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Editor's note: We remember George Bachay, 87, a wonderful friend and contributor to this magazine who succumbed to cancer on New Year's Eve. Bachay was a Renaissance man – a lifelong outdoorsman, former fisheries biologist, game warden for the old Wisconsin Conservation Department, reporter, painter, craftsman, trapper, angler and hunter. George was a great storyteller and loved to share his enthusiasm for conservation. He wrote the outdoors column for The Janesville Gazette for more than 25 years, hosted an outdoors radio show, painted outdoor scenes in a folk art style and in his later years started writing western romance novels.
Bachay's house on the shores of the Sugar River was a mixture of art museum and science lab filled with specimen jars of the fish, insects and mammals he had collected over the years. He delighted in remaining a lifelong learner and keen observer of nature just outside his window, and he spearheaded many conservation causes to improve water quality, protect wetlands and promote outdoor learning.
Here is the last manuscript he sent us just a year before his passing about an unusual fish he had found earlier in his career. Bachay's great skill was finding ample subjects for his writings and broadcasts from the Sugar River area home near Albany that he and Theresa kept for 33 years. He had a way of teaching several lessons at the same time, as he did here, all wrapped in an entertaining narrative.
My daughter Kathleen from Waterville was dusting shelves in my studio. She stopped to examine a specimen preserved in formalin.
"Dad, how come you never wrote about these unique perch?" she asked, studying the glass jar containing five small fish. "It's marked 1947. Where did you catch them?"
"I found them when you were only four years old," I replied. At the time I was a game warden working in La Crosse. I remembered it was in February when Dick Lipinski, owner of the Delta Fish and Fur Farm near Marshland called to ask if I could bring some biologists to see the northern pike and bullheads in one of his ponds along the Mississippi River near Trempealeau. I asked what the problem was, and he said the fish had some kind of worms under their skin.
So, with Dr. John Greenbank, biologist for the Wisconsin Conservation Department, and Melvin Monson from the Minnesota Biology Department, we went to visit the fish farm.
The ponds were covered with a foot of ice, but in one pond, where the artesian well flowed, fish congregated by the thousands seeking the oxygen-rich water.
Lipinski was in the fish house dressing bullheads for the market. With his knife tip, he pointed to a separate pile of fish infected with grubs for the biologists to examine.
"There's nothing you can do about these grubs," Dr. Greenbank said sadly, examining several of them. "It's one of nature's magic tricks." He explained that the life cycle of this yellow grub begins in the mouths of fish-eating birds when they lay eggs that fall into the water as the birds feed. The eggs hatch in the water and become host to snails. After leaving the snail, the small eggs attach themselves to fish, birds pick up the fish and, as they enter the bird's mouth, the cycle begins all over again.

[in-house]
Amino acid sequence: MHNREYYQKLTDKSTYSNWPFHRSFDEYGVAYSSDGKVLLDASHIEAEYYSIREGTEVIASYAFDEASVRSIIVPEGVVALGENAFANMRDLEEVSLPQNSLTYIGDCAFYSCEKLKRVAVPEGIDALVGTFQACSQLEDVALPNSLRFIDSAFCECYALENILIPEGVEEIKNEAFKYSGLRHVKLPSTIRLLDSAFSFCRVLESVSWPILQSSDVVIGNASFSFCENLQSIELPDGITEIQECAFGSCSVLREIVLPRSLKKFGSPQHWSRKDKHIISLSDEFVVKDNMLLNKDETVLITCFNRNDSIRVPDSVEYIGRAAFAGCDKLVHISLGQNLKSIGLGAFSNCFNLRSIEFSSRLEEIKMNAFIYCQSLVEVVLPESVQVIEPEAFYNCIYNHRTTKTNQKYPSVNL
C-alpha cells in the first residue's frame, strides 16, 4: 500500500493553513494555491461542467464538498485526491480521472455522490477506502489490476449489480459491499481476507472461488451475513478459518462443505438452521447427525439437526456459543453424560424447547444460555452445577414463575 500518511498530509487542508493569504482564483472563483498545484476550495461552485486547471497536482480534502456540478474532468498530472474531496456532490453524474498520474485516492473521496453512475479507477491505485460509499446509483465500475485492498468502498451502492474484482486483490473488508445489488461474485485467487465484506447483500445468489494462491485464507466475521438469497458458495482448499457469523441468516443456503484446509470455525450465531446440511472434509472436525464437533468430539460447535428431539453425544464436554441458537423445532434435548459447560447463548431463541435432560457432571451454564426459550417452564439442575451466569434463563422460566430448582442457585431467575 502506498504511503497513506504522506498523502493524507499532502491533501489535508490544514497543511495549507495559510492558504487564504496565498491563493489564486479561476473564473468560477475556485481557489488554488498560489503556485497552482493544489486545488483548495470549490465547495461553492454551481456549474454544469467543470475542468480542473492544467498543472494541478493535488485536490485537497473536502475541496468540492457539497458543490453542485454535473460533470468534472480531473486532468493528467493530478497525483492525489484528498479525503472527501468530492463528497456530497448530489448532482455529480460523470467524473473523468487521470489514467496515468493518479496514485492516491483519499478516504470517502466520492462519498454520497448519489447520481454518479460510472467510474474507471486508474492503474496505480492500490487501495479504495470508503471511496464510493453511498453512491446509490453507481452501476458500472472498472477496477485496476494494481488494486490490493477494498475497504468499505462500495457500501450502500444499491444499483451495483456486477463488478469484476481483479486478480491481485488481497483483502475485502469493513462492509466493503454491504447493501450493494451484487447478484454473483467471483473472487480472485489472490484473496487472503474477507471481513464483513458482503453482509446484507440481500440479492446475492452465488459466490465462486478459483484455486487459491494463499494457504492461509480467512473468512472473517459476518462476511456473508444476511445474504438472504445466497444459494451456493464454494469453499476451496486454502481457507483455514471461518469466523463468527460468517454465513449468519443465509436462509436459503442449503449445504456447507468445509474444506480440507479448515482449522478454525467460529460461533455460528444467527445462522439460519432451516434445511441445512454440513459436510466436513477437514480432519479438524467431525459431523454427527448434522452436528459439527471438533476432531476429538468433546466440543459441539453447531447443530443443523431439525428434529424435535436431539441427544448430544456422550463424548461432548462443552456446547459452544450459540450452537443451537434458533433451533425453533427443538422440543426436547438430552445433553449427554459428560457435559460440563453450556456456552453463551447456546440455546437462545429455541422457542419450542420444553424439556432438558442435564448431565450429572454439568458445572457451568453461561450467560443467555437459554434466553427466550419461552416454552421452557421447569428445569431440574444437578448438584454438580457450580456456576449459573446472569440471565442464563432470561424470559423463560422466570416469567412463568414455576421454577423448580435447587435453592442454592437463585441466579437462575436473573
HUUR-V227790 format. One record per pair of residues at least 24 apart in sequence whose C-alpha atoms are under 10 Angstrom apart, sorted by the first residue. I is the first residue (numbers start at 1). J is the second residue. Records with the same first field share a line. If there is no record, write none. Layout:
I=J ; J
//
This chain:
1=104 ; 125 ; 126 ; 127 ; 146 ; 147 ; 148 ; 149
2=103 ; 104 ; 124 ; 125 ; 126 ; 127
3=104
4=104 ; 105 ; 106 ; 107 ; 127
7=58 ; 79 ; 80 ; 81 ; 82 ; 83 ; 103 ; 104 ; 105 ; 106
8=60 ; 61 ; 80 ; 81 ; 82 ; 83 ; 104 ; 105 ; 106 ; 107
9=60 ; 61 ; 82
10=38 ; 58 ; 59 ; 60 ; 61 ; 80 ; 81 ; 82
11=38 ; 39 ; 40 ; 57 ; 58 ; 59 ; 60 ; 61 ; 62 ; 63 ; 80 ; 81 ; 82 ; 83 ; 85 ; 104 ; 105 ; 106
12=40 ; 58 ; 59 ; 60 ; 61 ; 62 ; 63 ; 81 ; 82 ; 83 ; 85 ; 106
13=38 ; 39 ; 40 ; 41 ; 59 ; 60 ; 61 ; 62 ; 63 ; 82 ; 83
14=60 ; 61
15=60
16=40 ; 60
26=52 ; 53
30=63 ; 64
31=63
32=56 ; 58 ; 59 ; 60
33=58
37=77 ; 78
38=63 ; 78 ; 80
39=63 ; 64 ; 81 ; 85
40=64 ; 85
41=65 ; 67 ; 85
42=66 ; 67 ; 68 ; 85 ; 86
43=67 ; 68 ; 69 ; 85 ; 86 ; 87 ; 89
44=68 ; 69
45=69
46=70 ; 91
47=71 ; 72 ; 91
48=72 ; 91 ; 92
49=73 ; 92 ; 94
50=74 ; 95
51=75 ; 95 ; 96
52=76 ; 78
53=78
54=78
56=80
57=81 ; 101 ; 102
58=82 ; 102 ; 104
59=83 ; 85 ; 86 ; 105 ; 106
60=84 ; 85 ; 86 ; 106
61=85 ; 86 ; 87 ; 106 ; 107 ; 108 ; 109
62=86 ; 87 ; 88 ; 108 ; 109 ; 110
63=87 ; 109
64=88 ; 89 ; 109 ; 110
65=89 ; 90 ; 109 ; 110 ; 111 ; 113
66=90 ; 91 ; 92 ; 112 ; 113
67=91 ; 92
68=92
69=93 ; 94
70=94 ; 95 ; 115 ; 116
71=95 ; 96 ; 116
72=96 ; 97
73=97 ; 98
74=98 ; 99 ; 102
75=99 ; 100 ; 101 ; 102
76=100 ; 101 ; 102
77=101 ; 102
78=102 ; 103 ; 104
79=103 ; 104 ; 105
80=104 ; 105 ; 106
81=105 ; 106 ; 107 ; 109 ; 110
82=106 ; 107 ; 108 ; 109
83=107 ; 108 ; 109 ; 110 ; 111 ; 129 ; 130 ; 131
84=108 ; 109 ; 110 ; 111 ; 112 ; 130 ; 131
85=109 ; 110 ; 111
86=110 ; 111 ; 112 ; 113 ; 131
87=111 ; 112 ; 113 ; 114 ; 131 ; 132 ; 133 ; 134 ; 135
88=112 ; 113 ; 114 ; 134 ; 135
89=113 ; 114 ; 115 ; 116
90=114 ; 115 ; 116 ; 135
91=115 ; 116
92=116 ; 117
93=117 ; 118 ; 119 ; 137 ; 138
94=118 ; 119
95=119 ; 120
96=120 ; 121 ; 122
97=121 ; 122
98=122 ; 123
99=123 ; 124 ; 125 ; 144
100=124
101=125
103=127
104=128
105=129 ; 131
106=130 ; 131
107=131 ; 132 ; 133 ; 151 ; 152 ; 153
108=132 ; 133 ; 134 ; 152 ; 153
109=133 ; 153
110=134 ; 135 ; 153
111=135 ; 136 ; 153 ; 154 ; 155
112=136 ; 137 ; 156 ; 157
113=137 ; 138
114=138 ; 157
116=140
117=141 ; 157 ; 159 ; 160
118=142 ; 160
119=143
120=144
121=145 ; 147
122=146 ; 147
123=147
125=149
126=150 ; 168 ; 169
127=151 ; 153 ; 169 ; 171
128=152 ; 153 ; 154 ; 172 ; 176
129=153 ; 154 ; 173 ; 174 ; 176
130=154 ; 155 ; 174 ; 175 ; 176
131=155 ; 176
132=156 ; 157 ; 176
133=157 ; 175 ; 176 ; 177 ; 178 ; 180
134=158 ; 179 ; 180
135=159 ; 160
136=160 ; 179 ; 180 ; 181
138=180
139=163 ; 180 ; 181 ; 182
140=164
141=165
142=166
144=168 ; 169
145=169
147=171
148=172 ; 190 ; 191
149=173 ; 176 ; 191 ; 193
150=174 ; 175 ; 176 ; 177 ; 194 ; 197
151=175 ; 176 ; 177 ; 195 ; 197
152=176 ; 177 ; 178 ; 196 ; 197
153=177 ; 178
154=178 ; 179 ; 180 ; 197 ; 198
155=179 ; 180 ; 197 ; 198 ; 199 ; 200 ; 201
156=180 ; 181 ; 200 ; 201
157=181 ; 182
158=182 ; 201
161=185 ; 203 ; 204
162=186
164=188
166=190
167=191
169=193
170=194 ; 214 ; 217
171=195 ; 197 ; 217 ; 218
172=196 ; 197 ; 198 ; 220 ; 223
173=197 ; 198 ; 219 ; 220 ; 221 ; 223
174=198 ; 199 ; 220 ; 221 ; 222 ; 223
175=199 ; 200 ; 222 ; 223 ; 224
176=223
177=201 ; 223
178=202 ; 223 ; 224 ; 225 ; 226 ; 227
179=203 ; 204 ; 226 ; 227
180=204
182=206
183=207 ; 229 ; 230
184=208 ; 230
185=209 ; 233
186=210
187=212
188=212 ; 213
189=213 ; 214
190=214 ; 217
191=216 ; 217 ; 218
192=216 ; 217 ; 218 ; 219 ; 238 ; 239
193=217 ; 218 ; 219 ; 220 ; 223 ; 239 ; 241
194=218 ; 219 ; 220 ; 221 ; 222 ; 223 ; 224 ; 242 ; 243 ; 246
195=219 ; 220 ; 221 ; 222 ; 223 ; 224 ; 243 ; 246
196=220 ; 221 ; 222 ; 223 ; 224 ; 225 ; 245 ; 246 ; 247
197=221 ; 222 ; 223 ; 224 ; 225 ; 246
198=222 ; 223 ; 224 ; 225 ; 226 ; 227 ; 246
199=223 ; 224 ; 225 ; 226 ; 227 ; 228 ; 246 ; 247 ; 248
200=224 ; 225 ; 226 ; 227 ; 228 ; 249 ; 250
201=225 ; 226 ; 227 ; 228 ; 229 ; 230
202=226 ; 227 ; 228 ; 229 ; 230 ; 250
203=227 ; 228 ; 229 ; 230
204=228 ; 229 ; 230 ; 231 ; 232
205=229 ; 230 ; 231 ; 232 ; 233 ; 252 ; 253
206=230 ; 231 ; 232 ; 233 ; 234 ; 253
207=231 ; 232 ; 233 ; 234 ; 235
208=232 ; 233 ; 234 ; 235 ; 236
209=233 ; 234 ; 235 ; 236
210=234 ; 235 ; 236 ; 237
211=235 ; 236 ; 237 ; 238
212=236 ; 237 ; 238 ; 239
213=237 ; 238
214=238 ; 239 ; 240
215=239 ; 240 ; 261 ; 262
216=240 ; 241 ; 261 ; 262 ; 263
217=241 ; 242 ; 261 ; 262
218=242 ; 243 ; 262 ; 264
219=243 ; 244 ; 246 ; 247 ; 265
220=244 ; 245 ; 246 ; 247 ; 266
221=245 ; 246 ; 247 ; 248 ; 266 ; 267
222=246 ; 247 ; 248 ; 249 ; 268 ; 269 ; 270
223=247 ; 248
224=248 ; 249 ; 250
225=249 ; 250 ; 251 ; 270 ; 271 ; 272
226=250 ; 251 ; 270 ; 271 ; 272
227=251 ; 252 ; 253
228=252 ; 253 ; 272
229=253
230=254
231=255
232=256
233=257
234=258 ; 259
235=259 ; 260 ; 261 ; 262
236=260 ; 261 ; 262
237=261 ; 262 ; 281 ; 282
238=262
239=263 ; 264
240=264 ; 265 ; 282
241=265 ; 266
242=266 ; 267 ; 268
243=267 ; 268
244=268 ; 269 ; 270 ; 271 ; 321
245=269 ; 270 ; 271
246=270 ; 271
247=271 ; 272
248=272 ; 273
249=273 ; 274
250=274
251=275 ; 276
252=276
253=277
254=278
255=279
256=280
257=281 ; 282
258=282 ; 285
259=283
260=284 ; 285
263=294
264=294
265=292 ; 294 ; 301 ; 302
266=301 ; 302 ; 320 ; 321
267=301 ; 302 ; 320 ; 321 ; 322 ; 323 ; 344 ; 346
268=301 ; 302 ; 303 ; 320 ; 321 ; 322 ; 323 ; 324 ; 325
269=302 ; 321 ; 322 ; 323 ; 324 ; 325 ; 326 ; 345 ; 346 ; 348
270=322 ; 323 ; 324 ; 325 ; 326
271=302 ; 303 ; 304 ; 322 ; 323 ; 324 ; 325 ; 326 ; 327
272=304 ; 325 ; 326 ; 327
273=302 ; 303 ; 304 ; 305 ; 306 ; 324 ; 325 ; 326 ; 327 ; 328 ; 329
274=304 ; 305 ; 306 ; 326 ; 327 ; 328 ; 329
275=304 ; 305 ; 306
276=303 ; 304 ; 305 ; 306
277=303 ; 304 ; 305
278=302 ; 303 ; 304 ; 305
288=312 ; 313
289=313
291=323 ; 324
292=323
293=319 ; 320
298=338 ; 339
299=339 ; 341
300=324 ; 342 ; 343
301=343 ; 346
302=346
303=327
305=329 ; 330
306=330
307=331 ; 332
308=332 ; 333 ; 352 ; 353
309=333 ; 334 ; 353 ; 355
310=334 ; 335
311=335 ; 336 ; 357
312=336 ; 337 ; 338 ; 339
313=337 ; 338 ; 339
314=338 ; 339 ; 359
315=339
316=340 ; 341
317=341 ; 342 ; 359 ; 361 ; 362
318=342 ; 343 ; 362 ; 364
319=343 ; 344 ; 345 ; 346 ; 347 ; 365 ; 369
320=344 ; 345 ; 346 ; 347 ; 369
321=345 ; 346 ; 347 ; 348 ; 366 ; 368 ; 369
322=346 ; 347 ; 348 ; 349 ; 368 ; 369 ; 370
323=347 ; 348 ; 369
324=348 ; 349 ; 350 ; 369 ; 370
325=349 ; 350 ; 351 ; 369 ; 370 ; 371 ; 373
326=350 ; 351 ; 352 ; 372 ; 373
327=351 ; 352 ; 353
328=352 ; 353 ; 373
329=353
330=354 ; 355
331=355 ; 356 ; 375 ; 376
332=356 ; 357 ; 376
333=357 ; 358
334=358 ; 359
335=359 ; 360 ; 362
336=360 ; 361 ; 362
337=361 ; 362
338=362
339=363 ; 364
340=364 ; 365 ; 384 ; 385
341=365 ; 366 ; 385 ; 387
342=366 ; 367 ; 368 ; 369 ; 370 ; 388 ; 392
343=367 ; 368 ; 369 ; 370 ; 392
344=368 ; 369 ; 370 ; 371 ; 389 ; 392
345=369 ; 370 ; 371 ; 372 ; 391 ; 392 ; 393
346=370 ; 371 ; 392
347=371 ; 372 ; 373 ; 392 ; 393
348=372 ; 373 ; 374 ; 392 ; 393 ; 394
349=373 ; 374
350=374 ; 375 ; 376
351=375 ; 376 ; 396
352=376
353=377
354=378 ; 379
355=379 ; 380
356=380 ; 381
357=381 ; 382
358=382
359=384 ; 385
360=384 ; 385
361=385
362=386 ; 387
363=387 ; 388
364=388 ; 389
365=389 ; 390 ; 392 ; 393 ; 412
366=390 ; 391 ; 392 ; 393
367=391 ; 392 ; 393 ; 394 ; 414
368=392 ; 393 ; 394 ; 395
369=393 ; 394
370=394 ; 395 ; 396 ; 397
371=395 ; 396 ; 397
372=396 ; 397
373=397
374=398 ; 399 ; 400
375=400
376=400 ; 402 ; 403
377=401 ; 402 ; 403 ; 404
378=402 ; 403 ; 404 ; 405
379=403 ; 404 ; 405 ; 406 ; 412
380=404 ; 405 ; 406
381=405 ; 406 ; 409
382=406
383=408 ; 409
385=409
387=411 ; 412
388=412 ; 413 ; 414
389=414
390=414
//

While Greenbank explained the life cycle details to Lipinski, Monson and I netted some bullheads from another pond. Sorting the fish from the net, I found some pumpkinseed sunfish, crappies and some small purple fish resembling bass.
Examining the fish, we noticed that the biggest of the purple ones (five inches long) had the anus just under the gills. Monson said they were pirate perch, so I dug deeper into the silt with the dipnet and came up with more specimens. The adults were dark purple with green and gray bellies.
Dr. Greenbank was amazed to see them and explained that the pirate perch (Aphredoderus sayanus gibbosus) belonged to a genus that contained just this one species. When the fish are young, their anus is located near the anal fin, like most ordinary fish, but as the young grow to adulthood, the vent migrates forward in front of the ventral fins.
As I told the story to Kathleen, I recalled that the following summer her mom and I found pirate perch while seining minnows in lagoons along the Mississippi River south of La Crosse. The small fish were feeding on aquatic insects in the deep muck.
Kathleen and I cleaned out many of the old specimen jars, but thanks to her, we saved the pirate perch. I remember later in 1947 collecting pirate perch for Edward Schneberger, then superintendent of Fish Management and also collected some for Dr. Breckenridge of the Minneapolis Museum.
Observations of a nighttime raider
Pirate perch are mainly found east of the Mississippi. In Wisconsin, they inhabit the Mississippi River, lower Wisconsin River and Lake Michigan drainage basins. They are more commonly found in quiet waters – oxbows, sloughs, marshes, and ditches. The species is nocturnal and derives its common name from aggressively feeding on live foods: small minnows, earthworms, small crustaceans, water fleas and mosquito larvae.
Fisheries biologists speculated that the unusual migration of the fish's vent forward was an adaptation because pirate perch eggs were incubated in gill cavities, as is common among closely related cavefish. However, incubation studies by Ray Katula as reported in 1992 to the North American Native Fishes Association indicates that pirate fish raised in an aquarium clearly laid eggs in mossy, bottom substrate, so the reason for this adaptation remains a mystery.